Post-LSD hallucinosis is associated with decrease in flicker-fusion sensitivities

TitlePost-LSD hallucinosis is associated with decrease in flicker-fusion sensitivities
Publication TypeJournal Article
Year of Publication1996
AuthorsToi, VV, Abraham, H, and Bursac, N
JournalInvestigative Ophthalmology and Visual Science
Volume37
Issue3
Start PageS723
Pagination3307 - 3307
Date Published01/1996
Abstract

Purpose. LSD and similar agents may alter visual perceptions continuously and permanently in certain users resulting in hallucinogen persisting perceptual disorder (HPPD)1. In the present study, the psychophysical De Lange curves (TMTF curves) were established to determine how HPPD affected former LSD abusers. Methods. Sinusoidal waveform stimulation was used and generated by a visual stimulator2. The stimuli were achromatic, with 200 troland luminance, 50° field size, and were seen under a Maxwellian view. Nine flicker frequencies were tested. At each frequency, the measurement was triplicated using the "fusion to flicker with preview" method3 and the results were averaged. The examiner was blinded to the diagnostic status of the subjects. Eighteen subjects participated in the study. They formed three equal number groups: LSD naive controls (age: 25±2.9 years), post-LSD subjects without HPPD (age: 27.2±8.5) and post-LSD subjects with HPPD (age: 22.4±4.2). The LSD groups had a history of LSD use 2-3 years prior to the study. At the time of testing, subjects were drug-free verified by toxicological screening. Binocular corrected visual acuity was normal in all subjects. Results. The De Lange curves were established in 10-15 minutes for each subject. Among the three groups: 1) The difference in high frequency sensitivities (> 30 Hz) was not statistically significant; 2) By contrast, the sensitivities at lower frequencies differed markedly: the lower the frequencies, the greater the difference, e.g., at 5 Hz the sensitivities of the control group were more than 3 times those of the LSD subjects without HPPD, and 5 times those of LSD with HPPD; and 3) The differences of the CFF values were statistically significant using an ANOVA (p<0.001). Conclusions. 1) LSD reduces sensitivities to the flicker at frequencies less than 30 Hz; 2) Patients with post-LSD hallucinations have the least sensitivity to the flicker perception, followed by asymptomatic LSD users, followed by LSD naive controls; 3) The De Lange curve is a sensitive, specific and reliable method to determine this; 4) Decreased sensitivity to flicker is consistent with the hypothesis that HPPD is associated with disinhibition of visual information processing.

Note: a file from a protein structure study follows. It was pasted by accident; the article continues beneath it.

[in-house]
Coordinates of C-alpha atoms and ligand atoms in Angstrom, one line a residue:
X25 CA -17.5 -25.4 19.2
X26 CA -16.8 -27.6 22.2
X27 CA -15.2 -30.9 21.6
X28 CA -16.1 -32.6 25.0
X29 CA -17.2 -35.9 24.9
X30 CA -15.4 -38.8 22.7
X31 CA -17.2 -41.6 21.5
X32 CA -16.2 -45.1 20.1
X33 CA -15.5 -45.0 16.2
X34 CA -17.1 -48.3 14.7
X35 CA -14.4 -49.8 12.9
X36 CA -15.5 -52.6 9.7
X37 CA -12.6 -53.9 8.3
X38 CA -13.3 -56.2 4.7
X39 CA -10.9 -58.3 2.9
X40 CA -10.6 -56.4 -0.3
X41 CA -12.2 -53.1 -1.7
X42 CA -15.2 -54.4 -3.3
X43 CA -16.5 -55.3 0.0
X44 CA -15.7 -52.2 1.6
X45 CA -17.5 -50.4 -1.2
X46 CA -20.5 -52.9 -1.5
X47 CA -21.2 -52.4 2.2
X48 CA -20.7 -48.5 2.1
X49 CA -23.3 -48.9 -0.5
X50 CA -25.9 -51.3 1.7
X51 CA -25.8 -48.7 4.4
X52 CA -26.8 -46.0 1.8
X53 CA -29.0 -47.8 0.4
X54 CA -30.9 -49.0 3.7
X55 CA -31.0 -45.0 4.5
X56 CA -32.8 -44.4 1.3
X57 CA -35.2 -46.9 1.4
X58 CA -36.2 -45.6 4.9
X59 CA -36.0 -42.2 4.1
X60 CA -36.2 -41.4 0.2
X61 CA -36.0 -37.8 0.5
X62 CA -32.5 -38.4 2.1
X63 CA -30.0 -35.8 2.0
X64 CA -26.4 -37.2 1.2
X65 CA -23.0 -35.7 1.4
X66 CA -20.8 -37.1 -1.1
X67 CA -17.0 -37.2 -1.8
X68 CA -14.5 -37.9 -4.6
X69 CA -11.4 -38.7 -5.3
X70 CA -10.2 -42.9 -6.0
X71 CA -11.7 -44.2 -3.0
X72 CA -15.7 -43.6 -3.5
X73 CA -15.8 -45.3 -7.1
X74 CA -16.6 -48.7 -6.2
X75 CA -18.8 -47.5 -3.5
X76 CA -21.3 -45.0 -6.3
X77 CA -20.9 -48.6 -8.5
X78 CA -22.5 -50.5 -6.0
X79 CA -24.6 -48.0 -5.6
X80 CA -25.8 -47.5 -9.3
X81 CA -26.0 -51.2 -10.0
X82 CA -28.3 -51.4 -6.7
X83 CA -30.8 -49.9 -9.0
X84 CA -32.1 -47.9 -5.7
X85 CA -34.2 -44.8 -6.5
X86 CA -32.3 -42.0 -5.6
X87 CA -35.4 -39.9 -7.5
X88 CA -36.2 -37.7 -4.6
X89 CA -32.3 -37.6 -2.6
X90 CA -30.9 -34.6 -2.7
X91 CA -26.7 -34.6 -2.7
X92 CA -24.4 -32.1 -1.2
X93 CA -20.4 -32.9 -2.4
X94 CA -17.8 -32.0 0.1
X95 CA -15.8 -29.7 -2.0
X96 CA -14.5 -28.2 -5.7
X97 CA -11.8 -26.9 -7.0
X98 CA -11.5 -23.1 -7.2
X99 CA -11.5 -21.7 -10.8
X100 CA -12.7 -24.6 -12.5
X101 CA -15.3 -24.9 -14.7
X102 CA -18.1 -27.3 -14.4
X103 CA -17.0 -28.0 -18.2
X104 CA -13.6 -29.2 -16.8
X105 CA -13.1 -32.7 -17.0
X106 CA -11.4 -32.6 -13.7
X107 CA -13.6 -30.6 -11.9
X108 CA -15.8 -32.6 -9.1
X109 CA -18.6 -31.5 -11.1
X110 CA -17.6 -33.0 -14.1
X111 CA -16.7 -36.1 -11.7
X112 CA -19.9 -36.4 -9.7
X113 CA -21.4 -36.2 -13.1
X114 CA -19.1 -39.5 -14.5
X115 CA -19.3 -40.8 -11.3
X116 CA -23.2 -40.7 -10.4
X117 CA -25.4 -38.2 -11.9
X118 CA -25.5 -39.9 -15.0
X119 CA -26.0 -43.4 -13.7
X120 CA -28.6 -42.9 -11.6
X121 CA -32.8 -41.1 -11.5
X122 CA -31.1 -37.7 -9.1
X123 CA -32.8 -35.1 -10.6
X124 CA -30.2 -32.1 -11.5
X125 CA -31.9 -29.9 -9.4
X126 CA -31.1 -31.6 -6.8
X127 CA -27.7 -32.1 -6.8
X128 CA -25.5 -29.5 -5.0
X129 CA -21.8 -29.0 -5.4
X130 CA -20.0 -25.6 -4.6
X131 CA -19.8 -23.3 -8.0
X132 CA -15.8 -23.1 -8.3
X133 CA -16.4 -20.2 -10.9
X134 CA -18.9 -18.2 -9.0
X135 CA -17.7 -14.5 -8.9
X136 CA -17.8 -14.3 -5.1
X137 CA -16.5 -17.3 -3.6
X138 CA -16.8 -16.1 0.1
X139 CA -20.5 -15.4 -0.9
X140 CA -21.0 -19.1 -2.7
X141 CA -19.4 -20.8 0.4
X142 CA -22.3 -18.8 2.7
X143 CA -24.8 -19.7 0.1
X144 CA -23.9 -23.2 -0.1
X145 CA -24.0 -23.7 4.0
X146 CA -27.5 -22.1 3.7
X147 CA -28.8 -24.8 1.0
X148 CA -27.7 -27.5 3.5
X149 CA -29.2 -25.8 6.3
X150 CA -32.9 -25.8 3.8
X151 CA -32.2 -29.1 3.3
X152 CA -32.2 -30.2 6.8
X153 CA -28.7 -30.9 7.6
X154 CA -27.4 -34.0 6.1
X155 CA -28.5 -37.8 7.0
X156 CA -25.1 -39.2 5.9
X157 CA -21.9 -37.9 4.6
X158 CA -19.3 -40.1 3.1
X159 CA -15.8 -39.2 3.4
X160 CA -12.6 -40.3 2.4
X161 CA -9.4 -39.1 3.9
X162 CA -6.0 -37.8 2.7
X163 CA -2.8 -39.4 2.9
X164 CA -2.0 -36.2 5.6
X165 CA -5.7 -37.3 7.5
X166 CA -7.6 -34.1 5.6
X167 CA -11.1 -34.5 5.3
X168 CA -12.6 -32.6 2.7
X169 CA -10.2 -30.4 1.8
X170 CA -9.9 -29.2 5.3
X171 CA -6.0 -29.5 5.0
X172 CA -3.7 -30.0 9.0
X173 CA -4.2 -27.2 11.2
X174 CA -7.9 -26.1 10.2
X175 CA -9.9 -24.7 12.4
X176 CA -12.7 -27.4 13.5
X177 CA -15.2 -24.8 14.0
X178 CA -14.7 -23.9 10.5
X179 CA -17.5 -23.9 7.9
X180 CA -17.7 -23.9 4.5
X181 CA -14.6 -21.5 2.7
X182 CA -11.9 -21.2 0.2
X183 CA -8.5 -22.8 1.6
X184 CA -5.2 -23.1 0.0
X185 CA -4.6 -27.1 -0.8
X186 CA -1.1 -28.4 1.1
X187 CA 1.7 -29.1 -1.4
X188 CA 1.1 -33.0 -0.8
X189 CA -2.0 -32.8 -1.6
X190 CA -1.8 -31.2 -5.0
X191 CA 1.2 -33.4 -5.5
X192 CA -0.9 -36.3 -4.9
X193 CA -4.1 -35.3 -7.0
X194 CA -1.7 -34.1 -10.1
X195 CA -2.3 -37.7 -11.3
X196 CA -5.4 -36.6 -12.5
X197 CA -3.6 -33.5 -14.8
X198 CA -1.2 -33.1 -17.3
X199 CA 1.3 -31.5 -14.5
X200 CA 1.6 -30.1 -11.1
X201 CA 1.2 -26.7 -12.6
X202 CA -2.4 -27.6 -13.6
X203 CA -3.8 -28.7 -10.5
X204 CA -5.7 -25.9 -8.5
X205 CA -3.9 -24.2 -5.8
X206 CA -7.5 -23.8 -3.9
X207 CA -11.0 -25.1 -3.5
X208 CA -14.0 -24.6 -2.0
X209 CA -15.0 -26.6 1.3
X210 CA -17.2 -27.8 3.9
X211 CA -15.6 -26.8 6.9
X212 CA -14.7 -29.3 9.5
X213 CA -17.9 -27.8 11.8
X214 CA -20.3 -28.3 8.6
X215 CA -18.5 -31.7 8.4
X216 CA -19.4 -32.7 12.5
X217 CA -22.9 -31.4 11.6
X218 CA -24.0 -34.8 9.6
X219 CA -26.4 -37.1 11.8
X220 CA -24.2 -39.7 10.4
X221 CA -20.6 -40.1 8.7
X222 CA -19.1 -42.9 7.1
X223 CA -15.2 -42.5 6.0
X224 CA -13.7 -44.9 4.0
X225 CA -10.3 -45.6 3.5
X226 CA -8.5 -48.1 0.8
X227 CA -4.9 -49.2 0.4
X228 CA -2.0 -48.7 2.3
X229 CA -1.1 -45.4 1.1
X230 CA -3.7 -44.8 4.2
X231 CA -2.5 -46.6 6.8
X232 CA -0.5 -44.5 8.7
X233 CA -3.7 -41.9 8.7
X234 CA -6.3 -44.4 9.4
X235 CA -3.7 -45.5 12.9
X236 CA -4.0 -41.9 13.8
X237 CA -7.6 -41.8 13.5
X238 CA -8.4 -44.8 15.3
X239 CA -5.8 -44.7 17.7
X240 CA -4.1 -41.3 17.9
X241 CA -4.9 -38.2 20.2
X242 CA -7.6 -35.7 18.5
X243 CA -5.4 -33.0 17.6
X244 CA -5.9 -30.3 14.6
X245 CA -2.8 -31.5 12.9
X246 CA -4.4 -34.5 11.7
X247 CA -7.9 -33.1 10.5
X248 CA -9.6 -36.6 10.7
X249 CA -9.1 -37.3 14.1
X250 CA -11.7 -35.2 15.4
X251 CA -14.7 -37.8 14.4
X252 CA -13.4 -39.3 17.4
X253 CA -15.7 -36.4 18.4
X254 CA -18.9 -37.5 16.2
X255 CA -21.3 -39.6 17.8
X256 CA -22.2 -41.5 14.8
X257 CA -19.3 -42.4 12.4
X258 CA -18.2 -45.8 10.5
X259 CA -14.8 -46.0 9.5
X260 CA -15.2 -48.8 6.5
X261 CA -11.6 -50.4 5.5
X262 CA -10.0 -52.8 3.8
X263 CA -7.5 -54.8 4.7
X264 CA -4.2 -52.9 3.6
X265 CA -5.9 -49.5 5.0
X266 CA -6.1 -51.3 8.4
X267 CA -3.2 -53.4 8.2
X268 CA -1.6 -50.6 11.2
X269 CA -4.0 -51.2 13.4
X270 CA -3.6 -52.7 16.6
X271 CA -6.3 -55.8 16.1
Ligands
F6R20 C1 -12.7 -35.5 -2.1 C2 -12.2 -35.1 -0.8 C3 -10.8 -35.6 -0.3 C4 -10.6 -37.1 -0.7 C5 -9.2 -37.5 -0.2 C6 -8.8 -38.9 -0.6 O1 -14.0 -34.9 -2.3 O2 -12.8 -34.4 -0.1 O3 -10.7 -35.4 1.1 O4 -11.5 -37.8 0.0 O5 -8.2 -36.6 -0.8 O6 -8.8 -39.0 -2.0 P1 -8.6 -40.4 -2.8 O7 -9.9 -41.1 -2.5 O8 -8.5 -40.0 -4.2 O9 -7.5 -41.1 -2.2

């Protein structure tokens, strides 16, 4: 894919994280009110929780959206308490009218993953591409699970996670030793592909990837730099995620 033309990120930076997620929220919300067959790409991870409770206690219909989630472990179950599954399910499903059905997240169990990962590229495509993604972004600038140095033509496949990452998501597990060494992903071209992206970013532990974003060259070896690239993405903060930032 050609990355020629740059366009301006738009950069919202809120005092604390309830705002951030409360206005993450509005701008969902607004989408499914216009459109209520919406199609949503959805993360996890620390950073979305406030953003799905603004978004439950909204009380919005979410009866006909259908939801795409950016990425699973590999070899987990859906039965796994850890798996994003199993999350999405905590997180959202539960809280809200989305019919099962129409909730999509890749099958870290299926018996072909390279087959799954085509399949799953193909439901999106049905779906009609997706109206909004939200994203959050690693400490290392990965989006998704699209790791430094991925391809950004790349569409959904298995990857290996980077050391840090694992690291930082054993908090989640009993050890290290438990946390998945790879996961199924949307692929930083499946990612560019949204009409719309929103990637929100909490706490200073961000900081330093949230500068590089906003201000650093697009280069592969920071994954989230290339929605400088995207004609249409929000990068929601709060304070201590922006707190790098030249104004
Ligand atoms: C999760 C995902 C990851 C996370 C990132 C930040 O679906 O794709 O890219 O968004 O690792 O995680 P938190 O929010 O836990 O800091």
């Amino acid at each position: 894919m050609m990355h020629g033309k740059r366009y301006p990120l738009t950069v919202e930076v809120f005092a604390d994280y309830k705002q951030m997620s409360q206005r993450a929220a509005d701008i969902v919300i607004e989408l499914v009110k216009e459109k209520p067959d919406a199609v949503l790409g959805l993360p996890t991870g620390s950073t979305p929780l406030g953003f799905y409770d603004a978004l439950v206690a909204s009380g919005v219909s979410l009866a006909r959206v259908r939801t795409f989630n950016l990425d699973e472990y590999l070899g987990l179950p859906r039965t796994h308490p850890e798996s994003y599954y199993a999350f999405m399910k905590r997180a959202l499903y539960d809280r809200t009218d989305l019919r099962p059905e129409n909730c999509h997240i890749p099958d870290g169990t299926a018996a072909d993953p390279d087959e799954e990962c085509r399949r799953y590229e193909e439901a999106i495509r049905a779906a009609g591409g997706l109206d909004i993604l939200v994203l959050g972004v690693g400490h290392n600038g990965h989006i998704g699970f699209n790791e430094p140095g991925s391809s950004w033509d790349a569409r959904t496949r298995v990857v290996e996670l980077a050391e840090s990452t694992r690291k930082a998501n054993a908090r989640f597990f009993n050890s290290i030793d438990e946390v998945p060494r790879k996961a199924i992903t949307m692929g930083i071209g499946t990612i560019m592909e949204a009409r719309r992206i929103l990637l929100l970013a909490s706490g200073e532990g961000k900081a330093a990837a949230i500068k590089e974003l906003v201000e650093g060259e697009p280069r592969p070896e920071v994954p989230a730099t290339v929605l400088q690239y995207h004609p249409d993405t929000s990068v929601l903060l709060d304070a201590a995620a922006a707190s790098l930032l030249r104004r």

Short TitleInvestigative Ophthalmology and Visual Science